Time and chance, as the Good Book says, come to us all. We all know that each of us will soon disappear from the Earth. David Raup’s book compounds our pessimism by pointing out that – if humans are anything like other animals – the fate awaiting our species as a whole is also an almost certain annihilation. Very few creatures persist for long in evolutionary time. There are a few hardy survivors, like the cockroach (which has remained unchanged for tens of millions of years), but for most, extinction follows quite soon after origin. This sad fact has been neglected by biologists, who, being – in general – optimists, are far more interested in how new forms of life appear than in how they depart: a philosophy which, as Raup says, is rather like a demographer concentrating on births and forgetting about deaths. Raup is an obituarist. His book, like all good obituaries, tells us more about its subjects after their demise than could safely be revealed when they were alive. He asks a deeply theological question: is it their fault that people (or species) are damned – they have bad genes – or do they perish at random because of simple bad luck?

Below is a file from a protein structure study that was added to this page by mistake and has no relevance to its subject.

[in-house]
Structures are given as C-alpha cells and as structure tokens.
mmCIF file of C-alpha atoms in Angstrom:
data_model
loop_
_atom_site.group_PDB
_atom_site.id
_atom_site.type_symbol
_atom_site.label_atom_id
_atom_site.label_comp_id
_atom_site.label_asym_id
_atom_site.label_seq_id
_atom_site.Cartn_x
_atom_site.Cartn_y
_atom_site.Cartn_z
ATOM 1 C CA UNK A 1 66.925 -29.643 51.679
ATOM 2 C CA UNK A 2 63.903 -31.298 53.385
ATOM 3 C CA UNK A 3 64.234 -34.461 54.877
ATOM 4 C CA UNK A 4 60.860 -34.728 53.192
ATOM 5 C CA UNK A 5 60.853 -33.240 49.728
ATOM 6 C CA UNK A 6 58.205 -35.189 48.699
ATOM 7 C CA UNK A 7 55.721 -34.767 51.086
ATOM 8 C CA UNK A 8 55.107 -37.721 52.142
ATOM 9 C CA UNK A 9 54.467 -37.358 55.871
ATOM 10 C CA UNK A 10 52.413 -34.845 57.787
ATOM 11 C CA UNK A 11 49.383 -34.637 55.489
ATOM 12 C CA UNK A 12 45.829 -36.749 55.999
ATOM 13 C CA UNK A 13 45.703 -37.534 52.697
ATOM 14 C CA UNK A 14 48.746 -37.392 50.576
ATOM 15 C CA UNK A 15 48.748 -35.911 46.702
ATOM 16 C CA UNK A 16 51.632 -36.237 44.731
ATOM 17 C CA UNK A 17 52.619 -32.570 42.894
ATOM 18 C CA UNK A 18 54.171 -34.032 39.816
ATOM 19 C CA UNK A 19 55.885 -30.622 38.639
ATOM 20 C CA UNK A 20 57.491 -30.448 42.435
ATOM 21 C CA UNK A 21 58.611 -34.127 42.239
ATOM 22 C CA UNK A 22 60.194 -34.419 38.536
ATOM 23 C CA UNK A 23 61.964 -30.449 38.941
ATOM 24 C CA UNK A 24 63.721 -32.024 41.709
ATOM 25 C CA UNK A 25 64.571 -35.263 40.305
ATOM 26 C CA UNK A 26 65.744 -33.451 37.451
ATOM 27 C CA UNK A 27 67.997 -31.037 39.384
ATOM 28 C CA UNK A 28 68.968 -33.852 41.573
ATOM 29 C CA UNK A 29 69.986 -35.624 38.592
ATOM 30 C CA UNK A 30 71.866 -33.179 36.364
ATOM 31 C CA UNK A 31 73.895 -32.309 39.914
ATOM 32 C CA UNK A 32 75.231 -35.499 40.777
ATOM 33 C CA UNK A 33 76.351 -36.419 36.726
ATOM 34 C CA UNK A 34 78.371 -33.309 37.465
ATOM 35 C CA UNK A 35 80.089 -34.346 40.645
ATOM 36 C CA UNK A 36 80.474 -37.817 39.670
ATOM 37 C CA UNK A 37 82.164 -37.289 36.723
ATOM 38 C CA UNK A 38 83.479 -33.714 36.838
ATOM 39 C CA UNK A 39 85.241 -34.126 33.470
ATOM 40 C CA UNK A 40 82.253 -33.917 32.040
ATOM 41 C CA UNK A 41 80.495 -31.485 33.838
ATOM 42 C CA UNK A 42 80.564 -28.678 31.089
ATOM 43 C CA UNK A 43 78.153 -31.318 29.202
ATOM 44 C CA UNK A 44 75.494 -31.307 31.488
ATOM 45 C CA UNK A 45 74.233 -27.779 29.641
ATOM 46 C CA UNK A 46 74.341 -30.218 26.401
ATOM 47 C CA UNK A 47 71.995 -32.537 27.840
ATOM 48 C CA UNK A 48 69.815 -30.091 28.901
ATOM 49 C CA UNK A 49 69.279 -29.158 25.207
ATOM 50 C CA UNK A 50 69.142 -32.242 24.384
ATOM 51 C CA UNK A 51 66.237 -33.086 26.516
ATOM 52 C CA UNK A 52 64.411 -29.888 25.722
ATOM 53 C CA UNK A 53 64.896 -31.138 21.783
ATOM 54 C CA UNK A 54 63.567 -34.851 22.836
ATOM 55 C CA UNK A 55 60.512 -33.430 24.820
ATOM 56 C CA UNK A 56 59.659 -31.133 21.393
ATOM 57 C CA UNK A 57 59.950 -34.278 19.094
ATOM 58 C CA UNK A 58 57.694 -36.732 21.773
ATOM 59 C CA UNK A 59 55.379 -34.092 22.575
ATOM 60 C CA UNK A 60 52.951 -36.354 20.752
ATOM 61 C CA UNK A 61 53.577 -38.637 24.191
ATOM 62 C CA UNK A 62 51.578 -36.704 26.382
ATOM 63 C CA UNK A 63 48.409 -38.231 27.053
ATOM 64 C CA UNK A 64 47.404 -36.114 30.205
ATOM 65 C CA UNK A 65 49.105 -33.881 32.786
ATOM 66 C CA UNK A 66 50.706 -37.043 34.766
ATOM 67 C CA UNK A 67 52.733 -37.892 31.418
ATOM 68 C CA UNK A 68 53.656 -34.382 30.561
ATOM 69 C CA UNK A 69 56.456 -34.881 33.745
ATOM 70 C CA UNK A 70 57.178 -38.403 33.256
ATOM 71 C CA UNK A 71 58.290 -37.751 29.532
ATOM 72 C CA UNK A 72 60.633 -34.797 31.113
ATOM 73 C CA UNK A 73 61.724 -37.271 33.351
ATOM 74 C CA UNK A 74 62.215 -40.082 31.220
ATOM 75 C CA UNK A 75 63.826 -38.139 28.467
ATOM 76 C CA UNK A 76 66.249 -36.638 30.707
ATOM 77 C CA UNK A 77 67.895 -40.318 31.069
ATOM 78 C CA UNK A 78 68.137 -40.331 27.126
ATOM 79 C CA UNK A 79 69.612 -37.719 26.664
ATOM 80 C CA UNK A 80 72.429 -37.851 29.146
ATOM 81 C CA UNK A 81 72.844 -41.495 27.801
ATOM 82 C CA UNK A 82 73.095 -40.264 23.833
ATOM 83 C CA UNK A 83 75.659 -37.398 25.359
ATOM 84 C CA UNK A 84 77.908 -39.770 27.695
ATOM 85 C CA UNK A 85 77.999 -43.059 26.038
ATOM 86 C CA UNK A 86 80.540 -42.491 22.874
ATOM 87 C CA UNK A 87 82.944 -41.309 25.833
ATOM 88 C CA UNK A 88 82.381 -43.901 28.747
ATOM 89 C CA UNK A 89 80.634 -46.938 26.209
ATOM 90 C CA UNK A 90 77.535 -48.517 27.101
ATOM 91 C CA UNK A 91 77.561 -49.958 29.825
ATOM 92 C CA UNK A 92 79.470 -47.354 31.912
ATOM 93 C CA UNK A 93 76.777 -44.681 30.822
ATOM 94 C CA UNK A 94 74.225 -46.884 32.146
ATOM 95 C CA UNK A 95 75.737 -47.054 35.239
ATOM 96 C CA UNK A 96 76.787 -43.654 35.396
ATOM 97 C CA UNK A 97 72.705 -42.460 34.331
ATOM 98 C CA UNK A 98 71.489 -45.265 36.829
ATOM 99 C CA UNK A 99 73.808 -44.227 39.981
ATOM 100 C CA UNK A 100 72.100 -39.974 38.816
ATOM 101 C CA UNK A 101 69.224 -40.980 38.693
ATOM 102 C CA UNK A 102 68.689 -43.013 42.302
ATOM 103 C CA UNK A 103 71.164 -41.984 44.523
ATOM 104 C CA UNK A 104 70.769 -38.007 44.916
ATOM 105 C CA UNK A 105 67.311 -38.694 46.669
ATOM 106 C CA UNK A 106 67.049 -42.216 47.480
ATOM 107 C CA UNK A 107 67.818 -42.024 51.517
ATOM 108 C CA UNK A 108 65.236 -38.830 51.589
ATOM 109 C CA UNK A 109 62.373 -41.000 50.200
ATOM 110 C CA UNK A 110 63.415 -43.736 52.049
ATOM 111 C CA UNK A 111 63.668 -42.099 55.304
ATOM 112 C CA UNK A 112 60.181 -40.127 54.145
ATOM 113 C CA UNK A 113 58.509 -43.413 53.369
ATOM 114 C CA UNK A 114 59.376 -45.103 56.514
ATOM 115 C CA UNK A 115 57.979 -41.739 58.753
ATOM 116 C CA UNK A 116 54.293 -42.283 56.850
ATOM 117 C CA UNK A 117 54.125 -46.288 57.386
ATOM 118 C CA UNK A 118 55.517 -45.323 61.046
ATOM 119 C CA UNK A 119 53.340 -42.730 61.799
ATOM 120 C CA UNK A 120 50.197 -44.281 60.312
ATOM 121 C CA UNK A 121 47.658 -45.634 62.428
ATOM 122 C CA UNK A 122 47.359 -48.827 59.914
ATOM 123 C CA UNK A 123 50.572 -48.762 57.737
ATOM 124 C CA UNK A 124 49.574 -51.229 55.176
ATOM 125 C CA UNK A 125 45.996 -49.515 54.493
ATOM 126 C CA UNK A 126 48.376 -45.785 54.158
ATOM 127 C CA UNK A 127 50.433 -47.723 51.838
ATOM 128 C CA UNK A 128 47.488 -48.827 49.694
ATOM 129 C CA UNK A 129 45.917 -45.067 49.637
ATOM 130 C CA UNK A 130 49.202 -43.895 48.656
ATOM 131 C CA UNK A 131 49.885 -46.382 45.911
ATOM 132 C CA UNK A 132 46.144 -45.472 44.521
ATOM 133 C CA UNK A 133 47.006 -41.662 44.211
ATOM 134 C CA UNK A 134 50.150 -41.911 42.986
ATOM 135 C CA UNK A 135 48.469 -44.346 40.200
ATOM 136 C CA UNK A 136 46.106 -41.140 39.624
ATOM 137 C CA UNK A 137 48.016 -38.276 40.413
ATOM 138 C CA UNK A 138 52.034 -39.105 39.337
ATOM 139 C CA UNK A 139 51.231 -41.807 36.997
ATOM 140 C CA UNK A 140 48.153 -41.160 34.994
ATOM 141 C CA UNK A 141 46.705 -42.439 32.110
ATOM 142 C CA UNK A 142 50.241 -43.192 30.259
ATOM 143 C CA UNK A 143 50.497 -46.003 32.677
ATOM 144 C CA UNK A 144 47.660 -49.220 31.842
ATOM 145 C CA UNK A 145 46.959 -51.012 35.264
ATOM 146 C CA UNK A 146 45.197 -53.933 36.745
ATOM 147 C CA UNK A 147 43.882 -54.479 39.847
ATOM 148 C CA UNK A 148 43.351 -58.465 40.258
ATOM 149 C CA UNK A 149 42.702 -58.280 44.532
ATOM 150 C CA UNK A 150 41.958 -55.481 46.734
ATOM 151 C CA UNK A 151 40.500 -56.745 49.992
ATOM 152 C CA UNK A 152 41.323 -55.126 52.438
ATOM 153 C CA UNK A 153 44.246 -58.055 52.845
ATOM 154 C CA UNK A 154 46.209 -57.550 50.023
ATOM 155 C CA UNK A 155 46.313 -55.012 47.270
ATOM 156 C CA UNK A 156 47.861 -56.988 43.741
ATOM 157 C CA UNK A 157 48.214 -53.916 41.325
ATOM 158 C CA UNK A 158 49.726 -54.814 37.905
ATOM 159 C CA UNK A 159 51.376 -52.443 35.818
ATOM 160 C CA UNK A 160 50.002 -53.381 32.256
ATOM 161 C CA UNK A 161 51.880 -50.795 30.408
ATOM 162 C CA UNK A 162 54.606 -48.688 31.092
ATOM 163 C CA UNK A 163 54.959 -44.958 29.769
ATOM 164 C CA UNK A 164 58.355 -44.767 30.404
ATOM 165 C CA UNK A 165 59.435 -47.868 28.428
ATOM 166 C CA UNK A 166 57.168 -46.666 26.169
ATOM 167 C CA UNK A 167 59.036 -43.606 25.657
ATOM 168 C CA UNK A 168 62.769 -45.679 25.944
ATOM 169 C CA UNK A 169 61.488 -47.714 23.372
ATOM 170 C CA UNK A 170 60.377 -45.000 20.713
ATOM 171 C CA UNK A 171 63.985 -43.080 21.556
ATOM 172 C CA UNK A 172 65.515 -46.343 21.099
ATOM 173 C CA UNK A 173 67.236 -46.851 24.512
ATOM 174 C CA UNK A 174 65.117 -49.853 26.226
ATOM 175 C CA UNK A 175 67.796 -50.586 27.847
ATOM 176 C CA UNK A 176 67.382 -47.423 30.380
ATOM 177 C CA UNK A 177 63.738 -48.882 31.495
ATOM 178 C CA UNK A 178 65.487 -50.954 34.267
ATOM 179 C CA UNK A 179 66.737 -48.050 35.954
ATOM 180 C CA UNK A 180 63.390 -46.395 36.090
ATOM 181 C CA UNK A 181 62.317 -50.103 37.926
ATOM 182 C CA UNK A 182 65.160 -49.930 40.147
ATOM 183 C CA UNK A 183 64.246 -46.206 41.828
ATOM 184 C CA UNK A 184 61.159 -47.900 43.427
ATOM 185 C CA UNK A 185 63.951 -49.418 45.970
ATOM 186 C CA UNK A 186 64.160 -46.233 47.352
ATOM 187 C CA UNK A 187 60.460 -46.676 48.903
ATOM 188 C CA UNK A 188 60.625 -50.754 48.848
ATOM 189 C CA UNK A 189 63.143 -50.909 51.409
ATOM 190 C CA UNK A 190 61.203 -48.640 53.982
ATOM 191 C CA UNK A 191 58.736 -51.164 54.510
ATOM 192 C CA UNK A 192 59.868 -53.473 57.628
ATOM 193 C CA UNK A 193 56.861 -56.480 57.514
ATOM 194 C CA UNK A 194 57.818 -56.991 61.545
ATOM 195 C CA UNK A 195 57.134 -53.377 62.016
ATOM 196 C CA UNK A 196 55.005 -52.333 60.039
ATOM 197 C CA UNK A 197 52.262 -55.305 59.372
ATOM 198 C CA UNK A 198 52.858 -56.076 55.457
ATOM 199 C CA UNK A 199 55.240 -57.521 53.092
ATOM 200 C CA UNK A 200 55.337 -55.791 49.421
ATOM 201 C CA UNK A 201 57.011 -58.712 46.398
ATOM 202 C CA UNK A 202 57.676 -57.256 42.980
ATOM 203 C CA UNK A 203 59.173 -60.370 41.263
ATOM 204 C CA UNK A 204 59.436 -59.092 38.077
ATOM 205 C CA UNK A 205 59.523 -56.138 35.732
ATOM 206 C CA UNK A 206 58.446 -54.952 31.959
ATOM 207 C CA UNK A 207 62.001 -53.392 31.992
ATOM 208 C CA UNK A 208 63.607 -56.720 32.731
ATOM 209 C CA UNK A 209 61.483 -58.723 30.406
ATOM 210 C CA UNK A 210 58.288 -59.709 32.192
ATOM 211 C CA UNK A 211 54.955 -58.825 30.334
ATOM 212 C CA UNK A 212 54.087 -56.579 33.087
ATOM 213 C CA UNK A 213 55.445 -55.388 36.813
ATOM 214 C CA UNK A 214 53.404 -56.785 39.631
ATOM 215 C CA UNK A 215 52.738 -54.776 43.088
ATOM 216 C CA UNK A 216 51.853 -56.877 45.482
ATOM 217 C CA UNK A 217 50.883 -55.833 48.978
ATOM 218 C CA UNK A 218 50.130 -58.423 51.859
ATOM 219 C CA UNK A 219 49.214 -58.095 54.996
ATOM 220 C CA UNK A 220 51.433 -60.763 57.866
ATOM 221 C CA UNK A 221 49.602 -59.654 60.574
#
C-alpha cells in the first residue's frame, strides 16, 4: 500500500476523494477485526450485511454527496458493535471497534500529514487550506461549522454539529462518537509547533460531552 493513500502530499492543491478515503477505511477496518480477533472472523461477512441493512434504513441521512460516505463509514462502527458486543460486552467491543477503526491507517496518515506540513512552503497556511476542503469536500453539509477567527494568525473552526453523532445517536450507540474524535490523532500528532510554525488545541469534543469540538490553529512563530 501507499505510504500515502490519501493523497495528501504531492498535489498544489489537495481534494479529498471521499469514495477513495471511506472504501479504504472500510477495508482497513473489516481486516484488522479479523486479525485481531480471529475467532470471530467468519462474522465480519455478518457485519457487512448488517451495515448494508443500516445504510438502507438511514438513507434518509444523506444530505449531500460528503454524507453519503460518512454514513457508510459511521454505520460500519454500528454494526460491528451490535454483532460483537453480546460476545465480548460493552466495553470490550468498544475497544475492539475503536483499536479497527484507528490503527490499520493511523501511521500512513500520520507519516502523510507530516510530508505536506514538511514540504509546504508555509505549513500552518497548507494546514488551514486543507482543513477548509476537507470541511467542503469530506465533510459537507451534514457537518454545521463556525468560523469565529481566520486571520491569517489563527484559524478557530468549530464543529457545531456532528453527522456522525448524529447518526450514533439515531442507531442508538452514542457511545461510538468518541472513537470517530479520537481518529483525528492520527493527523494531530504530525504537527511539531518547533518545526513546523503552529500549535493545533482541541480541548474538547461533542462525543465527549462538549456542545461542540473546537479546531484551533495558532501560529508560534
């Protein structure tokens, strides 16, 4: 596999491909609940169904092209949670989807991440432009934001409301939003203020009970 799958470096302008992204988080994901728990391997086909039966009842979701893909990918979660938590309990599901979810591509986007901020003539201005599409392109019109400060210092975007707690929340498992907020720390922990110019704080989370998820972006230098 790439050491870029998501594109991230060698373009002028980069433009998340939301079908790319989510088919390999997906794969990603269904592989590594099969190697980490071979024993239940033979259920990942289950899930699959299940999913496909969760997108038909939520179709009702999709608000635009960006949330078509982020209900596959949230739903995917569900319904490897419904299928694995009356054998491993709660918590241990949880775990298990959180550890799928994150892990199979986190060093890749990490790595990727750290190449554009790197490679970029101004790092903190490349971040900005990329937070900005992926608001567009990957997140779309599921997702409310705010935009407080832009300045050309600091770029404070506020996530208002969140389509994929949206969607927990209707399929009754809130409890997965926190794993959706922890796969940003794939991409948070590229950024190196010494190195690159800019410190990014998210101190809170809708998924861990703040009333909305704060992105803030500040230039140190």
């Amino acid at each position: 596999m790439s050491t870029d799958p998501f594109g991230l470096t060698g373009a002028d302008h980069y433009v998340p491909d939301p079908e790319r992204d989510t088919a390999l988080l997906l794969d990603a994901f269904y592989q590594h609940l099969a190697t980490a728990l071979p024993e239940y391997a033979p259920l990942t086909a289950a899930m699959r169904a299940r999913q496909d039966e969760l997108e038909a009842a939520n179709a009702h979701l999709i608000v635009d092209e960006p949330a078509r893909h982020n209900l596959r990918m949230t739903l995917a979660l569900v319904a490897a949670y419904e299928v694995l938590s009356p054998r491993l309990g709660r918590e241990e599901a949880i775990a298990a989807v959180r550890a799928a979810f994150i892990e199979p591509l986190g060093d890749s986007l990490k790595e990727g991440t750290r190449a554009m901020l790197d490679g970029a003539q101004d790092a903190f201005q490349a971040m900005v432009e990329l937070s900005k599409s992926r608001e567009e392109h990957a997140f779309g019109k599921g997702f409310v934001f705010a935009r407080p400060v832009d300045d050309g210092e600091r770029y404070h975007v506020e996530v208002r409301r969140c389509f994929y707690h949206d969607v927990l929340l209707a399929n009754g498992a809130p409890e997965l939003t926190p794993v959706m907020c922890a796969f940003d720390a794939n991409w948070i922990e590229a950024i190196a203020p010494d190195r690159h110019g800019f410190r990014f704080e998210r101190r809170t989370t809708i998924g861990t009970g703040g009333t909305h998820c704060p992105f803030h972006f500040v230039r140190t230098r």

The facts of death are remarkable enough. About one in twenty of all the people who have ever existed are alive today: but only one in a thousand of the different kinds of animal and plant. The rest have gone for ever, usually leaving no trace of their passing. Over the three thousand million years since life began, there has been a constant erosion, with thousands of species disappearing each year. The dismal picture is further darkened by five mass extinctions during which up to 70 per cent of all species vanished. At the end of the Cretaceous period, about seventy million years ago, the marine reptiles and the ammonites died out completely, and the dinosaurs suffered a fatal blow. There was a massive shift all over the world from flowering plants to ferns, which is just the sort of thing that happens after a forest fire today. Disaster may even have a pattern, with mass extinctions happening about once every 26 million years.